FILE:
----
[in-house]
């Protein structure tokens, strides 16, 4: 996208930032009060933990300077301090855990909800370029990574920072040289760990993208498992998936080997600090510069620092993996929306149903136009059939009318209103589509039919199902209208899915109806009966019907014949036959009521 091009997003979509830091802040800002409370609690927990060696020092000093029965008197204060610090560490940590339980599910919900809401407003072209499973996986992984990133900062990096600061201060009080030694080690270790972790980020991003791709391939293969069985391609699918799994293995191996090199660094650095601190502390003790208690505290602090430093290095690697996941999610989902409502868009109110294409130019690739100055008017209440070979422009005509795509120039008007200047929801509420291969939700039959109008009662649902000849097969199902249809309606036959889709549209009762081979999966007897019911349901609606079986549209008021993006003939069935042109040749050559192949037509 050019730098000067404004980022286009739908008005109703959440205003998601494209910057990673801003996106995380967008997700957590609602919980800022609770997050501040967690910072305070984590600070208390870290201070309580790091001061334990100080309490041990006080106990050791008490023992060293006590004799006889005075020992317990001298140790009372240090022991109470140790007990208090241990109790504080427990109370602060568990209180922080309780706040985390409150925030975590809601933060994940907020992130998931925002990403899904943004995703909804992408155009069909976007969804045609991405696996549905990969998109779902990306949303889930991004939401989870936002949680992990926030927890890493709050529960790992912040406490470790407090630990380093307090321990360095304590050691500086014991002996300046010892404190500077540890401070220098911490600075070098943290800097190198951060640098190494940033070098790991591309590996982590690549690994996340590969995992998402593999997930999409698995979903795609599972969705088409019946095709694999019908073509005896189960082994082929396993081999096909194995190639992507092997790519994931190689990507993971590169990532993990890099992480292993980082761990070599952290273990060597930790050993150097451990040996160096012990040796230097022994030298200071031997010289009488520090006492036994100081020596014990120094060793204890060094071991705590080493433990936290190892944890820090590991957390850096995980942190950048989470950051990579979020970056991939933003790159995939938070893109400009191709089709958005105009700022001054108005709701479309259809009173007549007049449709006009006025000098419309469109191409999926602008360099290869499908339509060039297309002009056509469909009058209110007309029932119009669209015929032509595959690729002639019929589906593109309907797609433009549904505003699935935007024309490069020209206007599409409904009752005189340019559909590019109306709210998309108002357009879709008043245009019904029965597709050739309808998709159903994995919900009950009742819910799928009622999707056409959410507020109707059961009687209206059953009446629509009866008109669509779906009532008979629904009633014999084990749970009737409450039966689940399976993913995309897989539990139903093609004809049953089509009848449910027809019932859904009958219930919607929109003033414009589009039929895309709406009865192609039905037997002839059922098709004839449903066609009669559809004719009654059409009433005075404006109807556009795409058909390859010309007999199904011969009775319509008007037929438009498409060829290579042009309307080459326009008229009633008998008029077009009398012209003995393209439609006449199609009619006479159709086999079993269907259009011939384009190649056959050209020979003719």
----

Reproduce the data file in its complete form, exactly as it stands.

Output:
[in-house]
């Protein structure tokens, strides 16, 4: 996208930032009060933990300077301090855990909800370029990574920072040289760990993208498992998936080997600090510069620092993996929306149903136009059939009318209103589509039919199902209208899915109806009966019907014949036959009521 091009997003979509830091802040800002409370609690927990060696020092000093029965008197204060610090560490940590339980599910919900809401407003072209499973996986992984990133900062990096600061201060009080030694080690270790972790980020991003791709391939293969069985391609699918799994293995191996090199660094650095601190502390003790208690505290602090430093290095690697996941999610989902409502868009109110294409130019690739100055008017209440070979422009005509795509120039008007200047929801509420291969939700039959109008009662649902000849097969199902249809309606036959889709549209009762081979999966007897019911349901609606079986549209008021993006003939069935042109040749050559192949037509 050019730098000067404004980022286009739908008005109703959440205003998601494209910057990673801003996106995380967008997700957590609602919980800022609770997050501040967690910072305070984590600070208390870290201070309580790091001061334990100080309490041990006080106990050791008490023992060293006590004799006889005075020992317990001298140790009372240090022991109470140790007990208090241990109790504080427990109370602060568990209180922080309780706040985390409150925030975590809601933060994940907020992130998931925002990403899904943004995703909804992408155009069909976007969804045609991405696996549905990969998109779902990306949303889930991004939401989870936002949680992990926030927890890493709050529960790992912040406490470790407090630990380093307090321990360095304590050691500086014991002996300046010892404190500077540890401070220098911490600075070098943290800097190198951060640098190494940033070098790991591309590996982590690549690994996340590969995992998402593999997930999409698995979903795609599972969705088409019946095709694999019908073509005896189960082994082929396993081999096909194995190639992507092997790519994931190689990507993971590169990532993990890099992480292993980082761990070599952290273990060597930790050993150097451990040996160096012990040796230097022994030298200071031997010289009488520090006492036994100081020596014990120094060793204890060094071991705590080493433990936290190892944890820090590991957390850096995980942190950048989470950051990579979020970056991939933003790159995939938070893109400009191709089709958005105009700022001054108005709701479309259809009173007549007049449709006009006025000098419309469109191409999926602008360099290869499908339509060039297309002009056509469909009058209110007309029932119009669209015929032509595959690729002639019929589906593109309907797609433009549904505003699935935007024309490069020209206007599409409904009752005189340019559909590019109306709210998309108002357009879709008043245009019904029965597709050739309808998709159903994995919900009950009742819910799928009622999707056409959410507020109707059961009687209206059953009446629509009866008109669509779906009532008979629904009633014999084990749970009737409450039966689940399976993913995309897989539990139903093609004809049953089509009848449910027809019932859904009958219930919607929109003033414009589009039929895309709406009865192609039905037997002839059922098709004839449903066609009669559809004719009654059409009433005075404006109807556009795409058909390859010309007999199904011969009775319509008007037929438009498409060829290579042009309307080459326009008229009633008998008029077009009398012209003995393209439609006449199609009619006479159709086999079993269907259009011939384009190649056959050209020979003719």